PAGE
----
November 26, 2005 in Nation/World

$4.3 billion pledged to fight tribal poverty

Beth Duff-Brown Associated Press
 
Associated Press photo

Quebec Premier Jean Charest, left, and New Brunswick Premier Bernard Lord listen as Jose Kusugak, of the Inuit Tapiriit Kanatami, makes final remarks at a summit meeting in Kelowna, B.C., Friday.
(Full-size photo)

KELOWNA, British Columbia – Canada on Friday pledged $4.3 billion in a landmark deal with Indian and northern Inuit communities to help lift them from the poverty and disease that has plagued their neglected reserves for more than a century.

The agreement commits federal funding over the next decade for widespread improvements in housing, health care, education and economic development for the nearly 1 million aboriginal peoples of the North American nation, namely Indian tribes known as First Nations and Inuits, the aboriginal Canadians of the northeastern and Arctic territories.

Prime Minister Paul Martin and the premiers of Canada’s 13 provinces and territories announced the agreement after a two-day summit with five native organizations.

“Aboriginal Canadians have no desire for more rhetoric; they have needs and those needs demand attention. It’s as simple as that,” said Martin.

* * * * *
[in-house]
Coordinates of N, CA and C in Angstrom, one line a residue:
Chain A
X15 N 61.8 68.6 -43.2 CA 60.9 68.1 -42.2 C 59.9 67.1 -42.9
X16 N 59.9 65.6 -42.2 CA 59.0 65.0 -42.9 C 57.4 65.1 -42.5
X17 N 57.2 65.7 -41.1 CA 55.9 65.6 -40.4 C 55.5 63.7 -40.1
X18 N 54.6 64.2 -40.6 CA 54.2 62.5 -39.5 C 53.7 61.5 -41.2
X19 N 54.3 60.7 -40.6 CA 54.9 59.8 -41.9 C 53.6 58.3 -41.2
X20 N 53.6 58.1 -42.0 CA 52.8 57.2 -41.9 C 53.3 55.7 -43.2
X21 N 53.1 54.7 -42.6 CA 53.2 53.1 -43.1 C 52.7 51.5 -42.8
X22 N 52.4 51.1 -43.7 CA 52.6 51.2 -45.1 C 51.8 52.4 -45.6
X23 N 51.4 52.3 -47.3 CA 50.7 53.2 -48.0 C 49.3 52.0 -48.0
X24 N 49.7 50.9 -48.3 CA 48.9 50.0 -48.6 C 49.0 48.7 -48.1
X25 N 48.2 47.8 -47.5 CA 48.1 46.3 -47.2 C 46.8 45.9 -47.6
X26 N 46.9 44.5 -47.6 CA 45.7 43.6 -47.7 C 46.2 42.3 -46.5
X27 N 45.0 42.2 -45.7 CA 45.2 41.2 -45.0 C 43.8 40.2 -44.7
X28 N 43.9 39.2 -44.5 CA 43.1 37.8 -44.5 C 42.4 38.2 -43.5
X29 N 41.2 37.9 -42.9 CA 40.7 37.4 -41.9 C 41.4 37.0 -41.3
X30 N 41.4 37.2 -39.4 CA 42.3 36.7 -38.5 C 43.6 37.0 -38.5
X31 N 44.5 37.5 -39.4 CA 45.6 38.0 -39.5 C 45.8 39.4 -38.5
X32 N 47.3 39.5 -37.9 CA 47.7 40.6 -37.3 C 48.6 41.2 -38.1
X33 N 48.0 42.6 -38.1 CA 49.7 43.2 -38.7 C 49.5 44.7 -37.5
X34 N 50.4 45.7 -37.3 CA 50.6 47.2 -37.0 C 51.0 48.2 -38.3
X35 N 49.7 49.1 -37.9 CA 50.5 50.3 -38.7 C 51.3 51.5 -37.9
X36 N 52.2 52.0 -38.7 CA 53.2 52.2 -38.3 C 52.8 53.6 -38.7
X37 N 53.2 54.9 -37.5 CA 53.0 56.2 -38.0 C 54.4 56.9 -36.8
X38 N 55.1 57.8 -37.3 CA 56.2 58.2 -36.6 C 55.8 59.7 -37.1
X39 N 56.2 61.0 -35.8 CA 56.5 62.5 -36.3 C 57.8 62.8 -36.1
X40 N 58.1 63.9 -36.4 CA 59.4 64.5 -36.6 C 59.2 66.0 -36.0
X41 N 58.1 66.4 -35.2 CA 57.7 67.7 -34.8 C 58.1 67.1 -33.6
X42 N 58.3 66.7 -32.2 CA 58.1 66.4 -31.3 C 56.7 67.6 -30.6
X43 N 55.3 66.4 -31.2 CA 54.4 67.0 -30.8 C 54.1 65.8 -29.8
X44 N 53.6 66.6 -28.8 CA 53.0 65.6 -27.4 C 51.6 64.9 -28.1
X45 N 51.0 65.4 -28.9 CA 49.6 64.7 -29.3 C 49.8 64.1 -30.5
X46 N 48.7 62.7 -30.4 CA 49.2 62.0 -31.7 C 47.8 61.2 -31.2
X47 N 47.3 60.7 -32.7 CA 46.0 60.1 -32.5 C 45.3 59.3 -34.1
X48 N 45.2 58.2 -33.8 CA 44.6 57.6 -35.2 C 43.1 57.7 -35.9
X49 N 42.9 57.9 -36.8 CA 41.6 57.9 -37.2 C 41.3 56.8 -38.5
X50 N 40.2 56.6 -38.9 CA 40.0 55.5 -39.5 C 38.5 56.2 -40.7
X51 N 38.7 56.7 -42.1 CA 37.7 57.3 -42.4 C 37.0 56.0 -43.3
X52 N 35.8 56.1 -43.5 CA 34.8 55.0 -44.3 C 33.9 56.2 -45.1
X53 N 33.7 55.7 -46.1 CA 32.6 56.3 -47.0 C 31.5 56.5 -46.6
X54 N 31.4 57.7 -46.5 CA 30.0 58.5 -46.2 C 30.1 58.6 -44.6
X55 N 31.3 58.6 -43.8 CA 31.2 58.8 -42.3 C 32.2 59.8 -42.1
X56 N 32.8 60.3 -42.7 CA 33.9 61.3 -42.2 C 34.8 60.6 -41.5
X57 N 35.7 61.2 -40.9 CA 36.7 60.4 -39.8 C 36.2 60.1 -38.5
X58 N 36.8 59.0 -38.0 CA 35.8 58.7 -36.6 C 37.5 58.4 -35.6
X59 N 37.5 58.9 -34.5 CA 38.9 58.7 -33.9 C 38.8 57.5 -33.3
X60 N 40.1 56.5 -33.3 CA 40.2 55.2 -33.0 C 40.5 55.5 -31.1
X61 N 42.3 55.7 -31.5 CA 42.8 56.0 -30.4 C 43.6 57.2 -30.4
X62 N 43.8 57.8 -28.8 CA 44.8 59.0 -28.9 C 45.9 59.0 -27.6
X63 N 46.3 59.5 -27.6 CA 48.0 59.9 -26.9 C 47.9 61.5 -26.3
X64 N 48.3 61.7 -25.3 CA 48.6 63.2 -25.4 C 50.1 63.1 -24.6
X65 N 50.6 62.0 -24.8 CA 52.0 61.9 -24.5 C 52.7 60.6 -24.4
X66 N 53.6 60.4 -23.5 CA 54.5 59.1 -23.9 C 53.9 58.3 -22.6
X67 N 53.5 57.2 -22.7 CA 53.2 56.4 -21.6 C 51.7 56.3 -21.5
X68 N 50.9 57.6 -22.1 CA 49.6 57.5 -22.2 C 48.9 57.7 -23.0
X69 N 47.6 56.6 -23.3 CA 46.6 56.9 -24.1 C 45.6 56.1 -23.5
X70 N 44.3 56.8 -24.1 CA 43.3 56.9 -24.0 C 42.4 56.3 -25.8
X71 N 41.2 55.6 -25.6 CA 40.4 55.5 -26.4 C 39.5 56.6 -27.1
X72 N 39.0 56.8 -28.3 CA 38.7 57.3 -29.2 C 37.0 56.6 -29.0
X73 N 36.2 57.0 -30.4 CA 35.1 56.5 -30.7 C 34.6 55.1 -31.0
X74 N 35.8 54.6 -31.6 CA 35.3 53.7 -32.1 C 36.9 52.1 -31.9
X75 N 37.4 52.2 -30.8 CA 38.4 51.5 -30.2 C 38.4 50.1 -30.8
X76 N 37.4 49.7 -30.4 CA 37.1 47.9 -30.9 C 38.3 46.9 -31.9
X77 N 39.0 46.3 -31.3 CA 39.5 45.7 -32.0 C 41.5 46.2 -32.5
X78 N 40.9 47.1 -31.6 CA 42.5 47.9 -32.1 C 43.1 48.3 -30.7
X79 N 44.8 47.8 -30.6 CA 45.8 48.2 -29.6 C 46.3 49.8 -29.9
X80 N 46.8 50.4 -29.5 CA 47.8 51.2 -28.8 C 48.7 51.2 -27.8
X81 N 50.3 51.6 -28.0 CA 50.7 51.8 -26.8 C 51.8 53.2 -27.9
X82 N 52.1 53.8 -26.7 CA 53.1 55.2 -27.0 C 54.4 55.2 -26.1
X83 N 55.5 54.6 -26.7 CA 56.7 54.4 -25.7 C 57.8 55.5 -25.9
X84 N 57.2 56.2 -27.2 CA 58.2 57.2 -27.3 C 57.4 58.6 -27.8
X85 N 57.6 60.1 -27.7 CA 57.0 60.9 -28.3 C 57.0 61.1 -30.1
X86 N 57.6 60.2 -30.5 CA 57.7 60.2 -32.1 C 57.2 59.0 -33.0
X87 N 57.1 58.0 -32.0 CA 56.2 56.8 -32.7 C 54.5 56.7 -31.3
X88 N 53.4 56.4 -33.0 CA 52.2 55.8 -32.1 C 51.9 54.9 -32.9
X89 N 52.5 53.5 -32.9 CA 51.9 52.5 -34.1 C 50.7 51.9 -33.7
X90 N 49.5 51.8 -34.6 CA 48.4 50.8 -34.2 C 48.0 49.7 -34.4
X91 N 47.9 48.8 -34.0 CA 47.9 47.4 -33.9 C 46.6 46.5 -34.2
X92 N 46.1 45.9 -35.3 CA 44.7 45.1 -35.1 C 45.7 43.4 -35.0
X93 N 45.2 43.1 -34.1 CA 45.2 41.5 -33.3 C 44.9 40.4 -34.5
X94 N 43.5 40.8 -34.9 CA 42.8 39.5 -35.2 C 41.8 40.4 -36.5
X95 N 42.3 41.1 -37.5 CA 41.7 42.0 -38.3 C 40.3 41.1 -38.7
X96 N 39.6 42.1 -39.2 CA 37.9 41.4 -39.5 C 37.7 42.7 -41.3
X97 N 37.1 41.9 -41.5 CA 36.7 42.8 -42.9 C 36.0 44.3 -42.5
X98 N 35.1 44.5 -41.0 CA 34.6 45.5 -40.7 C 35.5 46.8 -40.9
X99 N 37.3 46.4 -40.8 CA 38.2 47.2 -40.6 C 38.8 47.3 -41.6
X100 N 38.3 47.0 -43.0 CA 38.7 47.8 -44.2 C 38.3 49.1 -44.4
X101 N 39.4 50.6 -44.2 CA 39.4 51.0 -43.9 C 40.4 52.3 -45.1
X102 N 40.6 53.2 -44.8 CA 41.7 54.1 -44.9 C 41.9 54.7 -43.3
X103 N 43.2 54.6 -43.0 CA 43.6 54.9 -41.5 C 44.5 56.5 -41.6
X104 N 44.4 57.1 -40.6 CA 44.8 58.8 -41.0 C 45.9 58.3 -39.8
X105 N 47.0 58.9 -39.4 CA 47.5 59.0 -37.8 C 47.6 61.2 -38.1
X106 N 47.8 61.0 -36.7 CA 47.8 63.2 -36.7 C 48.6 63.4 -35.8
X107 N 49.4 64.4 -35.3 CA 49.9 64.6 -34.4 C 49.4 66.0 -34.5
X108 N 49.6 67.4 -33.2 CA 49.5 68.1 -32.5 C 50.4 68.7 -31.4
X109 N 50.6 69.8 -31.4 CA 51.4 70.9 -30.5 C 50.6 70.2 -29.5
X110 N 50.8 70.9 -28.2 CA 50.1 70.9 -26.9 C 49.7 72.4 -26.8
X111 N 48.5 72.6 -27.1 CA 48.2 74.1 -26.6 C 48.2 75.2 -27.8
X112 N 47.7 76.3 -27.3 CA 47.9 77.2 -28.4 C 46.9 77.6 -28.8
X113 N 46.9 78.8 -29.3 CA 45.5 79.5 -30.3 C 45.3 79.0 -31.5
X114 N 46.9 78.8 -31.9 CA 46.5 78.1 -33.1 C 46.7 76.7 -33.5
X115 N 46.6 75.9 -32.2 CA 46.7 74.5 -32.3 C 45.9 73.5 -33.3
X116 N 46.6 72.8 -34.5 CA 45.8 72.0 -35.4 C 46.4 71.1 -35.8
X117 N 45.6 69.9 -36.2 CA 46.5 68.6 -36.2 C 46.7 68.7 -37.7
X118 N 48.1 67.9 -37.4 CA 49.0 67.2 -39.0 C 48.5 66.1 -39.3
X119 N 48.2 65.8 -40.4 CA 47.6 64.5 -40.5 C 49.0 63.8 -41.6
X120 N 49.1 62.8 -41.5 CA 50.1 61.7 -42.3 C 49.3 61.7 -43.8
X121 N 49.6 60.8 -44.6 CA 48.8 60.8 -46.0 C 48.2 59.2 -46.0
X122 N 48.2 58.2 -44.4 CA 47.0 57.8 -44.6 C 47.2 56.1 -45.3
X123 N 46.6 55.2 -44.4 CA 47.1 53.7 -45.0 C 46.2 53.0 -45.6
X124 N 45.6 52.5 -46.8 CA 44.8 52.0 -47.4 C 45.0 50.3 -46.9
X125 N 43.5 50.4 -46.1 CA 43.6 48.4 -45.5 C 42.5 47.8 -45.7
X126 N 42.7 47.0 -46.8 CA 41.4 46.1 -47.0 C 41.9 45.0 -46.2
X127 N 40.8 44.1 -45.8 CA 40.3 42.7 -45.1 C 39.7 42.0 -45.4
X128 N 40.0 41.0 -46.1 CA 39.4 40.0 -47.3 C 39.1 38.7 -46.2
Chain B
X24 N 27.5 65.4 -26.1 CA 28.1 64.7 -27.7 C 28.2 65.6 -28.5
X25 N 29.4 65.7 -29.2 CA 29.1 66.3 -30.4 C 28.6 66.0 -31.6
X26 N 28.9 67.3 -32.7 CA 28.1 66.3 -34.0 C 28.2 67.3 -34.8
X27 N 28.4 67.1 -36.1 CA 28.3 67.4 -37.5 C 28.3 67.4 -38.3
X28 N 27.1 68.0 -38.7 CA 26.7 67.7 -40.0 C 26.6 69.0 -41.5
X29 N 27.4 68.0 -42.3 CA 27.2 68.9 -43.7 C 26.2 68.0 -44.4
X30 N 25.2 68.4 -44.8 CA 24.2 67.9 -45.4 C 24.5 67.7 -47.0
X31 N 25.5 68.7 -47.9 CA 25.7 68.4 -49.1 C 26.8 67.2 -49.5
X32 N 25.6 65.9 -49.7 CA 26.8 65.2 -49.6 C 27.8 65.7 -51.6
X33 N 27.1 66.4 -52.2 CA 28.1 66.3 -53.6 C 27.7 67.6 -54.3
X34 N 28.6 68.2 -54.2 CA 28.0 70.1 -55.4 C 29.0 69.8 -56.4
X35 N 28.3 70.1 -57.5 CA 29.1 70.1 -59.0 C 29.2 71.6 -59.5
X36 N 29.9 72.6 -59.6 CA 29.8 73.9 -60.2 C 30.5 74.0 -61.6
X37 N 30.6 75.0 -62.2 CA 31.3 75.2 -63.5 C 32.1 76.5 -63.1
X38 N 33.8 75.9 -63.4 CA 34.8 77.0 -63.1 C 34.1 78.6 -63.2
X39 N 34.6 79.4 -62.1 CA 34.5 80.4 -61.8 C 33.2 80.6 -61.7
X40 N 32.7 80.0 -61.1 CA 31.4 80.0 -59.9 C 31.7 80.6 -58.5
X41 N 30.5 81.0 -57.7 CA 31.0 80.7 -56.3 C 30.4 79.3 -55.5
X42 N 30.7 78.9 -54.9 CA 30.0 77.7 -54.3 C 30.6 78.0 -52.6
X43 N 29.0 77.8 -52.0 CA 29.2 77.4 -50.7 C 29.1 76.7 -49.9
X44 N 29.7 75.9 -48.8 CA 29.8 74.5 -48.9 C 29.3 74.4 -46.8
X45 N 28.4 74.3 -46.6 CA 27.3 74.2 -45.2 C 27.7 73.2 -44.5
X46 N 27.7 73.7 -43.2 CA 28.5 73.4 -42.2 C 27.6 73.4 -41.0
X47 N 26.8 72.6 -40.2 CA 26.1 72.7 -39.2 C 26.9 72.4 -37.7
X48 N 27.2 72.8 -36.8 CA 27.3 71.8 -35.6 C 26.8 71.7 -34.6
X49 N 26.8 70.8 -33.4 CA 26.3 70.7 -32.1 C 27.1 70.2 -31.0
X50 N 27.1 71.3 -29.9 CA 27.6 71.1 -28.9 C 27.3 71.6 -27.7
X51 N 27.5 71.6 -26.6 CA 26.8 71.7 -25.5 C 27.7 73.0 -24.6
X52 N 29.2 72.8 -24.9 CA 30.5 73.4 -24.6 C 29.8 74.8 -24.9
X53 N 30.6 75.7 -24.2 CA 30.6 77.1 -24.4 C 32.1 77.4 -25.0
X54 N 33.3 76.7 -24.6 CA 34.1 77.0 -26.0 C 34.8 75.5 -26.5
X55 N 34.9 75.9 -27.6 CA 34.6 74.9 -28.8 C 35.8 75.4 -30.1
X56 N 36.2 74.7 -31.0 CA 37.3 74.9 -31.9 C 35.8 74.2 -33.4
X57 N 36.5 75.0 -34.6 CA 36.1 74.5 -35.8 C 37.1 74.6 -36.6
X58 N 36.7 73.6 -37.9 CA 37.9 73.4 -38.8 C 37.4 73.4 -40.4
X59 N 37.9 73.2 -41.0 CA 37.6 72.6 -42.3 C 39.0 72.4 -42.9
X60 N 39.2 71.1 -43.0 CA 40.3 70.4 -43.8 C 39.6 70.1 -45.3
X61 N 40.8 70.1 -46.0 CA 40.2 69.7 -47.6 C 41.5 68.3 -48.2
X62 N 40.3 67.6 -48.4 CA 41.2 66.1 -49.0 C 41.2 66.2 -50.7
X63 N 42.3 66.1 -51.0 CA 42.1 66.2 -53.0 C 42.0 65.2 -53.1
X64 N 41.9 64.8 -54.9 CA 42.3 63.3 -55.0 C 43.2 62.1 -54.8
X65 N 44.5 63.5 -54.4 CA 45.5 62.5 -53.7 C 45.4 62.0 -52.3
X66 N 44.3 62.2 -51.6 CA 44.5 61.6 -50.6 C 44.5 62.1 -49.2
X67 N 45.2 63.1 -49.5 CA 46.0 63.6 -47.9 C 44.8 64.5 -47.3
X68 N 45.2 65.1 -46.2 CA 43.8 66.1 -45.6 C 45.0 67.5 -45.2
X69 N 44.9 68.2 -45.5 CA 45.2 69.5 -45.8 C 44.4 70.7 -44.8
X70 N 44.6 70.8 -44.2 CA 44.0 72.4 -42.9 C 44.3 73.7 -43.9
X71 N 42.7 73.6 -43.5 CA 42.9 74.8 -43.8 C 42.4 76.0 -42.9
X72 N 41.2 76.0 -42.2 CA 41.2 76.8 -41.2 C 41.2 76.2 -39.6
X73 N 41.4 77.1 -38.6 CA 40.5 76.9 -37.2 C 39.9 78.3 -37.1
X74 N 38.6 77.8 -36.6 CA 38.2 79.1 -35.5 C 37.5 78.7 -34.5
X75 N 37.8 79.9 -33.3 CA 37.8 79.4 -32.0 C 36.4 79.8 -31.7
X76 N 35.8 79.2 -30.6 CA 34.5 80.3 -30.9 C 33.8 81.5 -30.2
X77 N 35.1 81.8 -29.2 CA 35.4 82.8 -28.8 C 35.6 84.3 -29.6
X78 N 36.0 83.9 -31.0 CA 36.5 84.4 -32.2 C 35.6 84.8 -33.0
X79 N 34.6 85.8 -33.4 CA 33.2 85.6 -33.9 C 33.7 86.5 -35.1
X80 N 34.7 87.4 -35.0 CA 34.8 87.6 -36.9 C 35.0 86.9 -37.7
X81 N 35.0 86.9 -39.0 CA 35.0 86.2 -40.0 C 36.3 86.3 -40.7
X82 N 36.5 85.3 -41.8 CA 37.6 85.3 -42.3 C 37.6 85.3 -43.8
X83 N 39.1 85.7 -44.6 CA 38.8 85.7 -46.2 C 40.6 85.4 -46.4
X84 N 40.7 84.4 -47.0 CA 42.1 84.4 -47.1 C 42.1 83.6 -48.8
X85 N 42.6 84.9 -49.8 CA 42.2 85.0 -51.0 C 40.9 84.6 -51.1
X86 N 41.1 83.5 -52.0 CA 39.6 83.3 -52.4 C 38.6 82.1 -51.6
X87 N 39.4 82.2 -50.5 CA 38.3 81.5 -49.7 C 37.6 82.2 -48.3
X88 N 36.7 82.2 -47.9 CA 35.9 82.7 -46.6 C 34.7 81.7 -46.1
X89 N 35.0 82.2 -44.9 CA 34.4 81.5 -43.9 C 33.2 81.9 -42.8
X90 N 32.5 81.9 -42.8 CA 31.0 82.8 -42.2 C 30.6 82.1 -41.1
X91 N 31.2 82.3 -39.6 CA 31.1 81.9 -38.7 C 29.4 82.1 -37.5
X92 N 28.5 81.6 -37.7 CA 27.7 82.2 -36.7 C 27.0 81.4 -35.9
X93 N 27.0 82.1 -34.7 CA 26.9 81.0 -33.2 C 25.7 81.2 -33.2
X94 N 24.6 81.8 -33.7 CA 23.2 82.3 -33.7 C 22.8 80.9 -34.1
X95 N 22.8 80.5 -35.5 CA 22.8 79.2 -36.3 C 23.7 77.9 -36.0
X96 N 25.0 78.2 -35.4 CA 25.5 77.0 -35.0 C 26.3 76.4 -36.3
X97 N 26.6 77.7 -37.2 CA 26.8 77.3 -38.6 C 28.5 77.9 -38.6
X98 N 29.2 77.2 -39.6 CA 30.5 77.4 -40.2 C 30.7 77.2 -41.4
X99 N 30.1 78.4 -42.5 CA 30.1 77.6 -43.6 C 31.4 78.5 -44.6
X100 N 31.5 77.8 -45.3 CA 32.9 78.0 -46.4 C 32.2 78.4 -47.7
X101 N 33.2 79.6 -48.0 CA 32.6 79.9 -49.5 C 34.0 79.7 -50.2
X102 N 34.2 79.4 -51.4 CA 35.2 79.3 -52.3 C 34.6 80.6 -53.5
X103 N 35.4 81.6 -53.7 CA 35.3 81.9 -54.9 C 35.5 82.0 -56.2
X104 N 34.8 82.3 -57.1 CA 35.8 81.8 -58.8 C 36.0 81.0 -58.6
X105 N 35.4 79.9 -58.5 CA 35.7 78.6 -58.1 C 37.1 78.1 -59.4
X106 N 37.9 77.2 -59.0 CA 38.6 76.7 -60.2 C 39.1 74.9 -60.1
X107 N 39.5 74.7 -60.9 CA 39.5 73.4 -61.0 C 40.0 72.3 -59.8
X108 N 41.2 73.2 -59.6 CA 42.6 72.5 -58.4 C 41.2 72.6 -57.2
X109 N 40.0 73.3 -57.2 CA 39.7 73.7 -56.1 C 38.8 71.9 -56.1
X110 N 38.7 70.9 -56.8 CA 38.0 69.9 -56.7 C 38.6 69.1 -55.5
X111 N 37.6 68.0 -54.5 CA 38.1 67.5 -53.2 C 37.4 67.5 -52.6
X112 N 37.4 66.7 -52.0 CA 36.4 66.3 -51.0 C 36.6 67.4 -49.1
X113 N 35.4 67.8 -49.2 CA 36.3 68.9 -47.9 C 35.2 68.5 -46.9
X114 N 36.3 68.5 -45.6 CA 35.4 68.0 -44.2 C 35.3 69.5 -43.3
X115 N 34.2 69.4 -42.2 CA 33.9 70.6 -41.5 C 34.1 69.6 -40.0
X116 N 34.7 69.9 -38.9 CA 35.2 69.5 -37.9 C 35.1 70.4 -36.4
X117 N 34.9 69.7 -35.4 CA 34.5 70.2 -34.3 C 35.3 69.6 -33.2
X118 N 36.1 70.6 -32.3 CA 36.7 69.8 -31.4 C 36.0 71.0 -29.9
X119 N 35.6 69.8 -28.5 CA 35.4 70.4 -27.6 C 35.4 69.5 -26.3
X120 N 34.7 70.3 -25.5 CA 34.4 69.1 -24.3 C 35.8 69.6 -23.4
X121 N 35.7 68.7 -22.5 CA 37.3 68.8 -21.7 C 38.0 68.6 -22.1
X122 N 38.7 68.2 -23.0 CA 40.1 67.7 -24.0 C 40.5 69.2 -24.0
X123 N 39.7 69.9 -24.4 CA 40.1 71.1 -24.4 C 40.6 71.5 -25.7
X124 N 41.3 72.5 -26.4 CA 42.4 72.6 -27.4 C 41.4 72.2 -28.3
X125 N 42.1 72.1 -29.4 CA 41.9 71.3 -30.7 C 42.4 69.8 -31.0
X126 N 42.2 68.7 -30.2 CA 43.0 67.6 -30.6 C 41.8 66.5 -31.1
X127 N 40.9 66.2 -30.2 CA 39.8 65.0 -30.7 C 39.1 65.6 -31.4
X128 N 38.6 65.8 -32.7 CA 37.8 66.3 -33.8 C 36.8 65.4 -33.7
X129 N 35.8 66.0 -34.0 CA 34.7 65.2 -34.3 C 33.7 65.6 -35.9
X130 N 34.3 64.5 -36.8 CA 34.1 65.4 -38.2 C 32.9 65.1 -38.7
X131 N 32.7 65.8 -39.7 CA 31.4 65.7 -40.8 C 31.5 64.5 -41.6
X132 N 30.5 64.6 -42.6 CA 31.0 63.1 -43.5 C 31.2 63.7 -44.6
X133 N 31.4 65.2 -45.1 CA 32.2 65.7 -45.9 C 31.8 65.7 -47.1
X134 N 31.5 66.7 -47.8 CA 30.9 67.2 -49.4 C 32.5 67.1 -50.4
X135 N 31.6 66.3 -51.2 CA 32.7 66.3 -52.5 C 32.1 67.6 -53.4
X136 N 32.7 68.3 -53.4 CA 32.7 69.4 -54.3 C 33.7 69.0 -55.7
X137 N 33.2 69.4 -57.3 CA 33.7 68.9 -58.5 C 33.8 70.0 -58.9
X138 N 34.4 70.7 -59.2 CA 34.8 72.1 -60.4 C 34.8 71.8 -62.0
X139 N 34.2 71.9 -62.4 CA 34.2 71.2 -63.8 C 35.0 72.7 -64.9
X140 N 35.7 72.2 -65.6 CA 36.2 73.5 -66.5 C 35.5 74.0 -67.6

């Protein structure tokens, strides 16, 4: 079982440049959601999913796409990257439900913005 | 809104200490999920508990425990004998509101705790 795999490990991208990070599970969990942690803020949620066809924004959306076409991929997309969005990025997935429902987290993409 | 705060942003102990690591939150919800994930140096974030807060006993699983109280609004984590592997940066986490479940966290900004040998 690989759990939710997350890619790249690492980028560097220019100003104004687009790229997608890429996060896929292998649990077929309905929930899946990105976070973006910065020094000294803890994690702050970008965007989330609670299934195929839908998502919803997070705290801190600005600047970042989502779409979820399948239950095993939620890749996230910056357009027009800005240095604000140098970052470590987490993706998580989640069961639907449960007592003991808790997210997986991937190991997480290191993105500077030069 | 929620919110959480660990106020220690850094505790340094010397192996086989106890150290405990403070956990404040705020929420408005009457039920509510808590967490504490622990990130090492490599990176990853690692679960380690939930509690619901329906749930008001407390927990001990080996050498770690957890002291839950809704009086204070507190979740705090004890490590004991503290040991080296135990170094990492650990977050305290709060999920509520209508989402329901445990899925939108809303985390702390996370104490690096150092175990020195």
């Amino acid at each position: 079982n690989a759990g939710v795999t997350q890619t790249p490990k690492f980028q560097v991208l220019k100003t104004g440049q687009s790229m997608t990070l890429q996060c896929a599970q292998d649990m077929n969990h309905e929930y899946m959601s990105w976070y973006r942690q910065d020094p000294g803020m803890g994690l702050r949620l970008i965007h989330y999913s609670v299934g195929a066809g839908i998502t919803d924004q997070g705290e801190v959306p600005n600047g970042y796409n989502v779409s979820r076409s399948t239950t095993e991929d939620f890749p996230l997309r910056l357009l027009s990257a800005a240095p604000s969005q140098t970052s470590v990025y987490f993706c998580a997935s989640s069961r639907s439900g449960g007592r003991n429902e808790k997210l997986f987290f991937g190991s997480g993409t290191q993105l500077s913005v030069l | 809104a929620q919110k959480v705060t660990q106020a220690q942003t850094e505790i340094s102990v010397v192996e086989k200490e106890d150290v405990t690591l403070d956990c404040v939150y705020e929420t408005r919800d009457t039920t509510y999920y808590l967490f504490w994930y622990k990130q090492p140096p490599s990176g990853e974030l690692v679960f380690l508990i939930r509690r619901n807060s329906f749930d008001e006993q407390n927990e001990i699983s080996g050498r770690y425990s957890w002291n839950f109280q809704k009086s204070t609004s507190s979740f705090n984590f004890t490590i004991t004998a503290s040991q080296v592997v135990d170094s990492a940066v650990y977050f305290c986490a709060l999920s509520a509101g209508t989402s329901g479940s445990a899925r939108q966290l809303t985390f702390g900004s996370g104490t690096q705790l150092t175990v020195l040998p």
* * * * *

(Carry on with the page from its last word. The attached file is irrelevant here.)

Canada’s native reserves are dramatically short of housing and safe drinking water, their high school graduation rate is just over half the national average, and life expectancy for Indians is five to seven years lower than for non-aboriginals. The infant mortality rate is 20 percent higher among First Nations, suicide rates are threefold and teen pregnancies are nine times higher than the national average.

Phil Fontaine, national chief of the Assembly of First nations, praised the agreement and said he would demand that federal officials follow through.

“We will close the gap in the quality of life between our people and other Canadians. That will be our legacy for the coming generations,” he said.

Earlier in the week, the Canadian government proposed another $1.7 billion in payments for aboriginal victims of sexual and psychological abuse during forced Christian schooling.

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